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Critical Reception: D3's Earth Defense Force: Insect Armageddon

This week's edition of Critical Reception examines online reaction to Vicious Cycle's Earth Defense Force: Insect Armageddon, which reviewers describe as "a blissfully mindless fire-and-forget shooting gallery."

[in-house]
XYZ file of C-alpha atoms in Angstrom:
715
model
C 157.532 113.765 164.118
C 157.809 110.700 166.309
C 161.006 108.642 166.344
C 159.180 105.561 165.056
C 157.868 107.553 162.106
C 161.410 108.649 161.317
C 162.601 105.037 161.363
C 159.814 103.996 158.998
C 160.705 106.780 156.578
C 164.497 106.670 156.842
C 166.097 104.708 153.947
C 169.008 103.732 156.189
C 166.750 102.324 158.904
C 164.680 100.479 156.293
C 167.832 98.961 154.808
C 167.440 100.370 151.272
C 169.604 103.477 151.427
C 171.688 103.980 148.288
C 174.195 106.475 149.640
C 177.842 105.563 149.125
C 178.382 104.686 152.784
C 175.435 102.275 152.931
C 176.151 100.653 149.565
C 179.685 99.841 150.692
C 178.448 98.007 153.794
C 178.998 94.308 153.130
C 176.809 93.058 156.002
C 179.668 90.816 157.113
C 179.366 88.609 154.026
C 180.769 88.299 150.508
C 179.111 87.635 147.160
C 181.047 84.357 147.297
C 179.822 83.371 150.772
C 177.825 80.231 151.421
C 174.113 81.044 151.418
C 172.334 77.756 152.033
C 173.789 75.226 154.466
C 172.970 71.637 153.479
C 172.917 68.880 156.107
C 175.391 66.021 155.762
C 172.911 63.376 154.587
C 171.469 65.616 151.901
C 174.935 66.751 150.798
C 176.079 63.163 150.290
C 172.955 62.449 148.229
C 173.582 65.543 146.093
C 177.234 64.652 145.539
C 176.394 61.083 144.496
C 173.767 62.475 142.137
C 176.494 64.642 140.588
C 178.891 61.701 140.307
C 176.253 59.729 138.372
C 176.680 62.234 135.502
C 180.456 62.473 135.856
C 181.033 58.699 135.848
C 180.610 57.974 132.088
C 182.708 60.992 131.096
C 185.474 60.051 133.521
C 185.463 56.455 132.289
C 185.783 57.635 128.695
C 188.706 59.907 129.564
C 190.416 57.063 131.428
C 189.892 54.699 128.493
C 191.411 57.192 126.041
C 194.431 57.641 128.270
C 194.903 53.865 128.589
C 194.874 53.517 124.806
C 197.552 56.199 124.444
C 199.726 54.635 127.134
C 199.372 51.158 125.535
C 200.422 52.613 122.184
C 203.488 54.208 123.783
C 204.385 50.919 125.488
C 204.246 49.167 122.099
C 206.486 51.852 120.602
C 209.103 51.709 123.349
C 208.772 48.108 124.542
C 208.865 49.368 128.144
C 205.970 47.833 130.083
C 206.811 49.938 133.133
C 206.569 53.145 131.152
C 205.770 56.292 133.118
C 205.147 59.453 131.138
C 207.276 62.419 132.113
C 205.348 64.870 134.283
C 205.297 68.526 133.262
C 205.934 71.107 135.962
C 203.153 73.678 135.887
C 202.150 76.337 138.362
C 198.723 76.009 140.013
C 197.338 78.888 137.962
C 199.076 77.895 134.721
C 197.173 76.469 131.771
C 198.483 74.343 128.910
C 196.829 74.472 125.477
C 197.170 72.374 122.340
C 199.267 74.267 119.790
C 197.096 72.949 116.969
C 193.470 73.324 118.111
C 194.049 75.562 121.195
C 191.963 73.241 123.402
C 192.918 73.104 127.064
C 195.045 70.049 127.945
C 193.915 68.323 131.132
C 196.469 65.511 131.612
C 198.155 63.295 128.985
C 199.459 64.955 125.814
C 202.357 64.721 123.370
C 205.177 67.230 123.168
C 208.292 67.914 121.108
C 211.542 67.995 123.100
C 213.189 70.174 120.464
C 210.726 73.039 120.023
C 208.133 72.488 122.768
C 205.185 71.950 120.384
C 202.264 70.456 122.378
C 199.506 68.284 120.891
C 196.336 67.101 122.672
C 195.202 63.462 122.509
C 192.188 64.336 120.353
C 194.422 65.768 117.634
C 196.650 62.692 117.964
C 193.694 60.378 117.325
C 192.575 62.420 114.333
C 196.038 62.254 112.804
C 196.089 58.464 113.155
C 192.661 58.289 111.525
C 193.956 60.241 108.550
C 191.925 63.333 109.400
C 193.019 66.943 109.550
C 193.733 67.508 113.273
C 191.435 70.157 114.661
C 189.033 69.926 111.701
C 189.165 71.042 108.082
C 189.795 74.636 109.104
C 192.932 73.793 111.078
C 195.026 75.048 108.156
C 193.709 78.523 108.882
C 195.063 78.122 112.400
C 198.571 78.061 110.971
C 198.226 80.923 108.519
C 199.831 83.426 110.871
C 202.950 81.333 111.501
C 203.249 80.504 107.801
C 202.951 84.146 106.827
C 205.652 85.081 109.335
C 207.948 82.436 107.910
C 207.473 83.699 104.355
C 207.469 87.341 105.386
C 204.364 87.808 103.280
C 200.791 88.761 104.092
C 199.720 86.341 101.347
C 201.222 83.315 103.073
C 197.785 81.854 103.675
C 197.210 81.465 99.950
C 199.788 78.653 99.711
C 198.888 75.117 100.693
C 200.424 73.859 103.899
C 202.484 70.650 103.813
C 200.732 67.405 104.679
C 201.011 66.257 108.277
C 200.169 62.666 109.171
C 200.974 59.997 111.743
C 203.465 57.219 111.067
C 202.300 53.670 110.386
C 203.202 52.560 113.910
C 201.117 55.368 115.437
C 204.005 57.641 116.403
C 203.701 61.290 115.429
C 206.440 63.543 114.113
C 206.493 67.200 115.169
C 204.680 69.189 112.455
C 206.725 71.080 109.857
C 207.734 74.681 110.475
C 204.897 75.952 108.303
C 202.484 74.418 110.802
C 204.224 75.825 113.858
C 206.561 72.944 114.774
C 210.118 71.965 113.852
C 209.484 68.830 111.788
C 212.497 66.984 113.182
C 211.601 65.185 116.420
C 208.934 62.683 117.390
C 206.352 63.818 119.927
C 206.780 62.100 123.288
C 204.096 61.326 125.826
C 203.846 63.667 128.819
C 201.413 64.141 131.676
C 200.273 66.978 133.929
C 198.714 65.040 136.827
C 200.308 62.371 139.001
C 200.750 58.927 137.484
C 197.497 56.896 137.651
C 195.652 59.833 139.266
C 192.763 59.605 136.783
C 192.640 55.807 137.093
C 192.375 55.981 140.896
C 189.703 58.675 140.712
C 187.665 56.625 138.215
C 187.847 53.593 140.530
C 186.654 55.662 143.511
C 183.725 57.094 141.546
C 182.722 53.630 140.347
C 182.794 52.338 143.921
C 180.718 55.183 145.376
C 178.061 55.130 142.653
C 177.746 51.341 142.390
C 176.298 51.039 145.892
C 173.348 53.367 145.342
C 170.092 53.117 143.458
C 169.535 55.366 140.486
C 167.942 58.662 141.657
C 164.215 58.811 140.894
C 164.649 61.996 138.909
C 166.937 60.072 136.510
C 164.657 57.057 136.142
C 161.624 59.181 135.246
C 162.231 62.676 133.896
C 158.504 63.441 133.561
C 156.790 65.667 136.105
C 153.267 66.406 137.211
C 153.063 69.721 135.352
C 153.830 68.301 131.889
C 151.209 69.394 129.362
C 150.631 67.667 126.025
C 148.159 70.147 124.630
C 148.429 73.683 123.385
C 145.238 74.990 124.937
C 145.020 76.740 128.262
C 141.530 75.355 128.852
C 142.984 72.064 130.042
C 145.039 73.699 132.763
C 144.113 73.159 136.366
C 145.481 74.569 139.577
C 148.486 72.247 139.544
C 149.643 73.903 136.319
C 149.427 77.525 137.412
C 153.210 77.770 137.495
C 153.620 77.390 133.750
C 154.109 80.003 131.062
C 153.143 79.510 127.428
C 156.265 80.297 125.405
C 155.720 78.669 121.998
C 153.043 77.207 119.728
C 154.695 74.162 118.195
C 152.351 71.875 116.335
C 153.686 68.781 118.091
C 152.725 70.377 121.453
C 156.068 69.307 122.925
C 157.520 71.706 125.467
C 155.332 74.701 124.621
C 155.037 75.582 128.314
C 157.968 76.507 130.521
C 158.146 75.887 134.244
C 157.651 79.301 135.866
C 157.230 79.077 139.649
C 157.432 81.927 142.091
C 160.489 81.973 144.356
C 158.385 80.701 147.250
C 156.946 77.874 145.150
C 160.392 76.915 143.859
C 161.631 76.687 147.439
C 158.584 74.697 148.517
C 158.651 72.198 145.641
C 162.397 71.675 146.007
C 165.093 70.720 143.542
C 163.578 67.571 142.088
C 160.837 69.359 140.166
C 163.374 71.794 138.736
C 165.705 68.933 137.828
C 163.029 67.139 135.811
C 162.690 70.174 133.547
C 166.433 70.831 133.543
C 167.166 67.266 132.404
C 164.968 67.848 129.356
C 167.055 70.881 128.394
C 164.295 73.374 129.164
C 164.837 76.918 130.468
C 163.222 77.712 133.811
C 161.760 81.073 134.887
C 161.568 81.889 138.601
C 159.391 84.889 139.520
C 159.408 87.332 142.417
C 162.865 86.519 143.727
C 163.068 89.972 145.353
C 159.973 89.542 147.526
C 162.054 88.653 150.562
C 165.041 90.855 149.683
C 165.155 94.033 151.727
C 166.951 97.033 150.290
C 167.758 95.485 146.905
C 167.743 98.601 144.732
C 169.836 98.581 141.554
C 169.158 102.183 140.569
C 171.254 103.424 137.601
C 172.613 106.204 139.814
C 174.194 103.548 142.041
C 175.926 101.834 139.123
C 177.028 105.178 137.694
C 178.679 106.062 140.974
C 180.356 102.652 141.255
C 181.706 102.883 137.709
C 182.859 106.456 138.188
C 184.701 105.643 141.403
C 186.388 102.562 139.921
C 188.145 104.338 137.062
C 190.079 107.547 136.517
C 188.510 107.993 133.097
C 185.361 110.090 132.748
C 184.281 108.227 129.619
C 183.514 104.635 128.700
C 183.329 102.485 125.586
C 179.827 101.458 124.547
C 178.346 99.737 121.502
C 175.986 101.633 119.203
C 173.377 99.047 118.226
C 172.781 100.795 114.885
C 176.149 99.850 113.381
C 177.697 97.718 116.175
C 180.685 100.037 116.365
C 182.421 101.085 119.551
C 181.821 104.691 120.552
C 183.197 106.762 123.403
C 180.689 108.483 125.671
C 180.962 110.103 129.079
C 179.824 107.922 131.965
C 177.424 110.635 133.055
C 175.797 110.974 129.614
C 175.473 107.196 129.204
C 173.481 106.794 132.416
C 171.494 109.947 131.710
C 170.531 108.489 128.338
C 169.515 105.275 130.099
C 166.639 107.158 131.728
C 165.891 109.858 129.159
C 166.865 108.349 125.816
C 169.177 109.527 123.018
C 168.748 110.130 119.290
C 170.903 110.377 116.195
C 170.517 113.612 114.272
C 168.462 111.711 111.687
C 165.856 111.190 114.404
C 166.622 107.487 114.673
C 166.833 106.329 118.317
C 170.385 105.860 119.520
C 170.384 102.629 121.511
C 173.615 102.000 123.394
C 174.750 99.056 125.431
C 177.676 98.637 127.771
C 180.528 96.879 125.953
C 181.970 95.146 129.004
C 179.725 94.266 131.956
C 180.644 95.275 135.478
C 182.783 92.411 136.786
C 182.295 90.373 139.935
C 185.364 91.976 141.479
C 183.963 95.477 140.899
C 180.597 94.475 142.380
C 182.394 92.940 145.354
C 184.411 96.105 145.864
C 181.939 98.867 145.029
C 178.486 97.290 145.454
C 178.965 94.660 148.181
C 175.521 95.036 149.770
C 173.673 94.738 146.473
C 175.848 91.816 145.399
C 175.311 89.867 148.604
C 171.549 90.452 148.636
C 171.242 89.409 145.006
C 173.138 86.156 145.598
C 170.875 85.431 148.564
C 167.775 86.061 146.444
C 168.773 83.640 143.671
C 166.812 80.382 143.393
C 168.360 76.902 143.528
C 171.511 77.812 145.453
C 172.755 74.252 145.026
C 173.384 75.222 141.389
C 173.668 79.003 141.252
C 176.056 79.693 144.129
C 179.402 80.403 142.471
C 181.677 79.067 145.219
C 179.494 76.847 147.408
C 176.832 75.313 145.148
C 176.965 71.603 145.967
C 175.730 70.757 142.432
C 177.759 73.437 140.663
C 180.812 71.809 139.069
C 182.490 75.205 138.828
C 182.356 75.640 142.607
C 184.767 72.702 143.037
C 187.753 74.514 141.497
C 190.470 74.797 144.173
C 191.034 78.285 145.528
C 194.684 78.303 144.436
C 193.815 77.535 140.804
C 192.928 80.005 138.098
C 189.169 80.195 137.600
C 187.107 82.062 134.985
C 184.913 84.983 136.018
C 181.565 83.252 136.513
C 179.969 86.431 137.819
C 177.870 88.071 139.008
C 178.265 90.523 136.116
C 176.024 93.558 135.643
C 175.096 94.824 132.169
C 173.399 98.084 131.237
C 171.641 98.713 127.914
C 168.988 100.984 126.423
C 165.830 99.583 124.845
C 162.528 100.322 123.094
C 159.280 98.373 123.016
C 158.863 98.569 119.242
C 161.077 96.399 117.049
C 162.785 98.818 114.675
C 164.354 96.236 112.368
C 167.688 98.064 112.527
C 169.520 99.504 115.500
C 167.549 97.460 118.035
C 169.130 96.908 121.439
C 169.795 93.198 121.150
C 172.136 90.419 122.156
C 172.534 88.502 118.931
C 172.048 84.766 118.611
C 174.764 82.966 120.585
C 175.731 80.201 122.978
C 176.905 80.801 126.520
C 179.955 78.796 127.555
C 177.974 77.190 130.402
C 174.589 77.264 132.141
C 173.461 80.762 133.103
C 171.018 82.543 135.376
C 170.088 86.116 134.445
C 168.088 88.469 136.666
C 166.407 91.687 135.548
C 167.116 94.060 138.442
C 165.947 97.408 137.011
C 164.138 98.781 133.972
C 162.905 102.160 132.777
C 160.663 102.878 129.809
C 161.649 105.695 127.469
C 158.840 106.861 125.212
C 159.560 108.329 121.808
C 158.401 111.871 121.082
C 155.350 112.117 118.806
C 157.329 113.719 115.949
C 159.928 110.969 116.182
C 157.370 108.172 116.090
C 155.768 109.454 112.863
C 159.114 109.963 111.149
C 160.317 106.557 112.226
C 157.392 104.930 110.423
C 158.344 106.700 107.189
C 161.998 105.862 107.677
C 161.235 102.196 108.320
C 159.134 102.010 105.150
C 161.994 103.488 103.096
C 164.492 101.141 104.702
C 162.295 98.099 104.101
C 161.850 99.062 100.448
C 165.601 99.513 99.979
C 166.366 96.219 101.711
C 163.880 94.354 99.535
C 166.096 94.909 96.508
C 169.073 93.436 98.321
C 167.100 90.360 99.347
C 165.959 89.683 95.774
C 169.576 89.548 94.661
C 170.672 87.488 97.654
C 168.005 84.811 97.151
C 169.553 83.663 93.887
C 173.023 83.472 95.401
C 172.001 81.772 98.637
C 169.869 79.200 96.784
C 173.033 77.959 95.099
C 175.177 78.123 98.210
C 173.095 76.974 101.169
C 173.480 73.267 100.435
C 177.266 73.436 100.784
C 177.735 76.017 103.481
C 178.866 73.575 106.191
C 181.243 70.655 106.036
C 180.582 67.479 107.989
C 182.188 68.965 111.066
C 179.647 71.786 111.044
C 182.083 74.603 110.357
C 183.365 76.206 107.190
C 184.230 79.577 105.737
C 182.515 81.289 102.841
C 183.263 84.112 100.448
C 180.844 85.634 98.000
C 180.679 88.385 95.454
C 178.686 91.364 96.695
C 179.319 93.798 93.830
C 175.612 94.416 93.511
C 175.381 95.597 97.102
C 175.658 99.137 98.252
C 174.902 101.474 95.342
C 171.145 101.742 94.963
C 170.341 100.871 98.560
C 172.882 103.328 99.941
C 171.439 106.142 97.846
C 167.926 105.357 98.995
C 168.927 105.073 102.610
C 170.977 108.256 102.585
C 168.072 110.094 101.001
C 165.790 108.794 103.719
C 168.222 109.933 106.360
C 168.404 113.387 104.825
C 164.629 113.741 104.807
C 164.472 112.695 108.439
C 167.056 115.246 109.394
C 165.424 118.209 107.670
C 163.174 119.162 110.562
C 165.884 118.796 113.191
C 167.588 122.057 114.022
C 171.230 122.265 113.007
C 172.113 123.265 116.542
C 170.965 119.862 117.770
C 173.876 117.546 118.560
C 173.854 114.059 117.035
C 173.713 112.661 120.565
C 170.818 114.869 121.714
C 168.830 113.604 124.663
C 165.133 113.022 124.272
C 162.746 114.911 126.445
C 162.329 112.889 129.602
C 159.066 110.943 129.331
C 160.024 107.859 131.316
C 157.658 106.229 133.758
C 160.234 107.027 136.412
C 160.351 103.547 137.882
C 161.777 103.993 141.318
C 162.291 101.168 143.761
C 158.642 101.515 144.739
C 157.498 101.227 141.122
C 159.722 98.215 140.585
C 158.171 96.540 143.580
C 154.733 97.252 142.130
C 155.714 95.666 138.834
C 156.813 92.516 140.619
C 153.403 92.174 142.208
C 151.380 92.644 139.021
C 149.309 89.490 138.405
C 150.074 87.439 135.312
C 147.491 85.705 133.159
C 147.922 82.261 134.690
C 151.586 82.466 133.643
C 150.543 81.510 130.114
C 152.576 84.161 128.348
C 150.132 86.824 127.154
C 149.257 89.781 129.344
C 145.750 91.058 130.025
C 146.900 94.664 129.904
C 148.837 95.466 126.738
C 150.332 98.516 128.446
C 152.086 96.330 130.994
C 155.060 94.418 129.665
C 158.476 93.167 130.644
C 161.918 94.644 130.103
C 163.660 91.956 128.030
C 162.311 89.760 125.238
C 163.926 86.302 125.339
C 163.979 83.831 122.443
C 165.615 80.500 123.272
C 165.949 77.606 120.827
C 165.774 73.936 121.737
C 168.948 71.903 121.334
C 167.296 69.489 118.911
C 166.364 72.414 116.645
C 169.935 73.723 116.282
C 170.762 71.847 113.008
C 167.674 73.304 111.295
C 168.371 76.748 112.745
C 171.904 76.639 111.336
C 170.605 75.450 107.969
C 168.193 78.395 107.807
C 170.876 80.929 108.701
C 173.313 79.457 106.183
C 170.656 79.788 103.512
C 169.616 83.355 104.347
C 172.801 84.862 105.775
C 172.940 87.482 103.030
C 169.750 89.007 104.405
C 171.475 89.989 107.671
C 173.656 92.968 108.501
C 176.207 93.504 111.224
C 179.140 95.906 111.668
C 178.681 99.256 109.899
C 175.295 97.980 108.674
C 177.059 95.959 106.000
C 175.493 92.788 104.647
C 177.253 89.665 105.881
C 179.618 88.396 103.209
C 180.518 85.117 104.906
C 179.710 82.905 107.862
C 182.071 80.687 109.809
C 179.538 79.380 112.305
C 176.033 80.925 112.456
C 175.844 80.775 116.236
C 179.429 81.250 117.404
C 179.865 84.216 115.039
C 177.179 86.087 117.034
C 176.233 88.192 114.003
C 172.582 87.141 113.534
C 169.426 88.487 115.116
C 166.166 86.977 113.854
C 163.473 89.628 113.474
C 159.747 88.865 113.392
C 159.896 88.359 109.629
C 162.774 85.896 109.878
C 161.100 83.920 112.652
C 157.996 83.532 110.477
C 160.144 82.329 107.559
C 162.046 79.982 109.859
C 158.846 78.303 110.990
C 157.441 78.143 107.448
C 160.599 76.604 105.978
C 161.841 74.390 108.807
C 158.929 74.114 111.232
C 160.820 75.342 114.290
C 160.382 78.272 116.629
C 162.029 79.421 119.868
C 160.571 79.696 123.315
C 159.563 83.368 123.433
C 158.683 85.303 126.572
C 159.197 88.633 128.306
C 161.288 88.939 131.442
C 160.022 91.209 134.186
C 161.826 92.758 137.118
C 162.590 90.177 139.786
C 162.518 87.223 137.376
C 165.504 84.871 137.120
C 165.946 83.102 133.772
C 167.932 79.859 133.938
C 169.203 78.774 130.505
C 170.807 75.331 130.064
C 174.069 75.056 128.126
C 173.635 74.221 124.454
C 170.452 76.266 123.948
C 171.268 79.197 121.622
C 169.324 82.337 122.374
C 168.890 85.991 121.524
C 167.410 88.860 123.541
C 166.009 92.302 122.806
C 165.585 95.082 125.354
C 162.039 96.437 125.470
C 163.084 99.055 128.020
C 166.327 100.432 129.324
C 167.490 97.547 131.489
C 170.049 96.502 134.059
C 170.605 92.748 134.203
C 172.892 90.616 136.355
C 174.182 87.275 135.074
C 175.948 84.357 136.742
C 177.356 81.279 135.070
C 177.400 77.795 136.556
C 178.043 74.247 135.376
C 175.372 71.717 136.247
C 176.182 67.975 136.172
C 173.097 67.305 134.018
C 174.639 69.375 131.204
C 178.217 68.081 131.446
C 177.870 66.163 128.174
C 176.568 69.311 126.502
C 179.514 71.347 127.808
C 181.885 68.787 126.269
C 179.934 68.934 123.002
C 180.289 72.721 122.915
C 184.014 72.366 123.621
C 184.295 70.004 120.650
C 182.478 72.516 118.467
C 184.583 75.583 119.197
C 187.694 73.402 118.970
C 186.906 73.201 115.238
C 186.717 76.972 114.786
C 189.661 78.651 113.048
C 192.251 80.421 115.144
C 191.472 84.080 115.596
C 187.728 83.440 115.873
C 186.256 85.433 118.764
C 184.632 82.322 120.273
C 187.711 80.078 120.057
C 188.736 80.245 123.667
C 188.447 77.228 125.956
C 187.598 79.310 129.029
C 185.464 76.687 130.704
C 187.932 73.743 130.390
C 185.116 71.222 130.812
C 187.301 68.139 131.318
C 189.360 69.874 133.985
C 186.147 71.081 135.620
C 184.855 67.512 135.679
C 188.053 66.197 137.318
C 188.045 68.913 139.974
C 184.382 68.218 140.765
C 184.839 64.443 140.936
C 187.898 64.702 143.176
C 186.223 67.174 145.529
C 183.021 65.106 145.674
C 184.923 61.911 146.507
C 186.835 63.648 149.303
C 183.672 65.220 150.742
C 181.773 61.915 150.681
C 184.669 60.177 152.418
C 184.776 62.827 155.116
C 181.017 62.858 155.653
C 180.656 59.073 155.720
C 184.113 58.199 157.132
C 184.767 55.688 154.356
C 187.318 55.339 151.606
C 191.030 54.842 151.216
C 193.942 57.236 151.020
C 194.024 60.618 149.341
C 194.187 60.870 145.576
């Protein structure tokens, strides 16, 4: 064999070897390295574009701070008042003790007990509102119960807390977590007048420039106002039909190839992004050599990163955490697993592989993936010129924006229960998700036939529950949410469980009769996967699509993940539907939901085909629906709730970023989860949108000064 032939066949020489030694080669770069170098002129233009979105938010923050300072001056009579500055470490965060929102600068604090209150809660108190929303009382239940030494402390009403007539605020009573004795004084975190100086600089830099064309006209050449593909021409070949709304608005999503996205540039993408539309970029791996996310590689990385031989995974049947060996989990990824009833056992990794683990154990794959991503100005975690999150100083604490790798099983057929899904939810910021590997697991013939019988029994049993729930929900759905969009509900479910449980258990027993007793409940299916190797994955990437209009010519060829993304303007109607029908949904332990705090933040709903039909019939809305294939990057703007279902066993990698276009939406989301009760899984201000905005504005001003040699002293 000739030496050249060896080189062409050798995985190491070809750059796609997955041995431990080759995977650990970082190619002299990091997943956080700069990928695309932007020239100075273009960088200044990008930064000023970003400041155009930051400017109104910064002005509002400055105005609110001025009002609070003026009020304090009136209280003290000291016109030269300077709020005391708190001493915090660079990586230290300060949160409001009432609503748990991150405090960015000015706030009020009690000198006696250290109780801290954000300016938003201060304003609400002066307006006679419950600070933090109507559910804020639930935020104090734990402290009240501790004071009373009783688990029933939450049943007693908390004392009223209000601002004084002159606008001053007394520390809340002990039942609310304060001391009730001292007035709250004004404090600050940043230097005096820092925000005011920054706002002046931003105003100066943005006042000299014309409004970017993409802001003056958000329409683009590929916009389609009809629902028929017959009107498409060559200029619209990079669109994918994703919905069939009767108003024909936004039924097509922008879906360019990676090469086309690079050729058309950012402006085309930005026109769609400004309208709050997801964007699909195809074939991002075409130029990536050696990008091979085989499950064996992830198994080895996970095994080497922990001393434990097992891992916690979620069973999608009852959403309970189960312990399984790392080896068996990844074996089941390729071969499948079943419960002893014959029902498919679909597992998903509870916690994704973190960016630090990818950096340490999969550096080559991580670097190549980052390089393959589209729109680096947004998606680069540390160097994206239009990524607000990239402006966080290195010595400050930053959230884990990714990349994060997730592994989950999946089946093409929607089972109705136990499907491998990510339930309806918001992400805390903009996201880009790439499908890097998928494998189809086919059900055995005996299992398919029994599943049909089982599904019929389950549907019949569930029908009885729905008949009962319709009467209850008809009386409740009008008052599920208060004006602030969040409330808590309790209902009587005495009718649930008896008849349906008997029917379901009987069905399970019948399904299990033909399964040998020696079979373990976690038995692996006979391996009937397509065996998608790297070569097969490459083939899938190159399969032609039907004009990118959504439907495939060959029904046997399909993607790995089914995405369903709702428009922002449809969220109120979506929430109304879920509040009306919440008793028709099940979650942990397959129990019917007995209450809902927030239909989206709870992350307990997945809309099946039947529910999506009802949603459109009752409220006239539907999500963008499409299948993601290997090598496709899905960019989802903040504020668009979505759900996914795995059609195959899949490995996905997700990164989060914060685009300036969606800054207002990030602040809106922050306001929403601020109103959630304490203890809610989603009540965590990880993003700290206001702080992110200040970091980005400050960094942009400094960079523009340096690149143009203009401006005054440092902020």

This week's edition of Critical Reception examines online reaction to Vicious Cycle's third-person shooter Earth Defense Force: Insect Armageddon, which reviewers describe as "a blissfully mindless fire-and-forget shooting gallery." Insect Armageddon currently earns a score of 77 out of 100 at Metacritic.com. Game Informer's Joe Juba scores Insect Armageddon at 8 out of 10. "[Insect Armageddon predecessor] Earth Defense Force 2017 had clumsy animation, bizarre physics, and chintzy-looking 2D power-ups…but it didn't become a cult hit because of its technical execution," he explains. "It became a cult hit because it provided absurd b-movie popcorn action that you could enjoy with your friends." "The team at Vicious Cycle successfully taps into the core of the EDF experience without simply imitating its predecessor," Juba continues. "Whether you're using impractical weapons like the Air Tortoise or tearing things up in the (much improved) vehicles, the emphasis on trigger-happy chaos is a blast." Multiplayer again proves to be a key component for the series. "Gaining levels in each class opens up more powerful weapons, and adds a sense of progression and reward that was missing the last time around," Juba notes. "Being able to advance alongside your buddies in three-player online co-op (two-player split screen locally) just adds to the fun." "Insect Armageddon lacks the clueless earnestness of the last entry and carries over some dated concepts, but it fully captures the same breed of unapologetic run-and-gun action," Juba praises. "Ultimately, that's what kept me playing EDF 2017 for dozens of hours, and that's why I've got dozens more in front of me with Insect Armageddon." Cameron Lewis at Official Xbox Magazine gives Insect Armageddon a 6.5 out of 10. "Insect Armageddon's third-person killing spree doesn't offer much in the way of cutting-edge graphics or varied mission structure," he warns, "but its single-minded arcade simplicity is also its greatest strength." "Objectives always boil down to 'kill 'em all' and 'blow up the source,' so the part of your brain that worries about basic strategy can take a nap," Lewis notes. "Similarly, the buildings of New Detroit disintegrate in showers of vaporized masonry if you sneeze nearby, so you needn't waste time cowering behind cover. About the only respite your trigger finger gets is the occasional panicked sprint for a med kit or to revive a fallen teammate." Lewis finds that the gameplay gains needed variety in the sequel. "As amusing as its more primitive predecessor could be, its sheer repetitiveness made it palatable only in small doses," he recalls. "Insect Armageddon, on the other hand, offers four different classes of armor, and each earns a separate series of tiered upgrades. Troopers are well-rounded grunts, while Battle thugs lumber about with the heaviest artillery." "If you're looking for tactical depth, environmental variety, or anything resembling a story, you'll be left wanting," Lewis says. "But if you're in the mood for a blissfully mindless fire-and-forget shooting gallery, you could do a whole lot worse." Eurogamer's Christian Donlan rates Insect Armageddon at 8 out of 10. "EDF's previous installments were made by the Japanese developer Sandlot, but Insect Armageddon moves the production -- and the location of the ant-killing -- to the US," he notes. "I was a little worried, frankly, about how well the ants would travel. Would an American developer like Vicious Cycle pile on the cheese a little too knowingly and damage the B movie earnestness of the original games?" "Luckily, none of this has happened," Donlan assures. "It's ant-killing as usual, and all the new developers have really done to mix things up is opt for fewer, longer missions, and a little bit more in the way of internal structure." EDF's single-mindedness stands in stark contrast with its contemporaries. "EDF isn't afraid to let the player cause chaos on their own terms," Donlan writes. "It doesn't really care if you sit down quietly and play through the story the developers have already prepared for you, or if you just jab away at the buttons absent-mindedly while you're on the phone to the bank. It isn't bothered if you're not looking the right way during set-pieces, because there are no real set-pieces. You can even remix the entire campaign to keep things fresh: I'm not sure Naughty Dog will ever let you do that." "I think you're going to love Insect Armageddon, then, but you may love it very fiercely for a fairly short space of time," Donlan concludes." This is a smart discount blaster to dive into for a few hours every few months, and to have nearby whenever you get bored of more complex entertainments that come with characters and plot twists and levels that aren't all largely interchangeable. It's basic stuff, its frame-rate can stutter, and it's got a handful of minor -- ha! -- bugs, but if you're looking for a source of guilt-free insect murder over the next few weeks, this is the best show in town. Just ask the ants."

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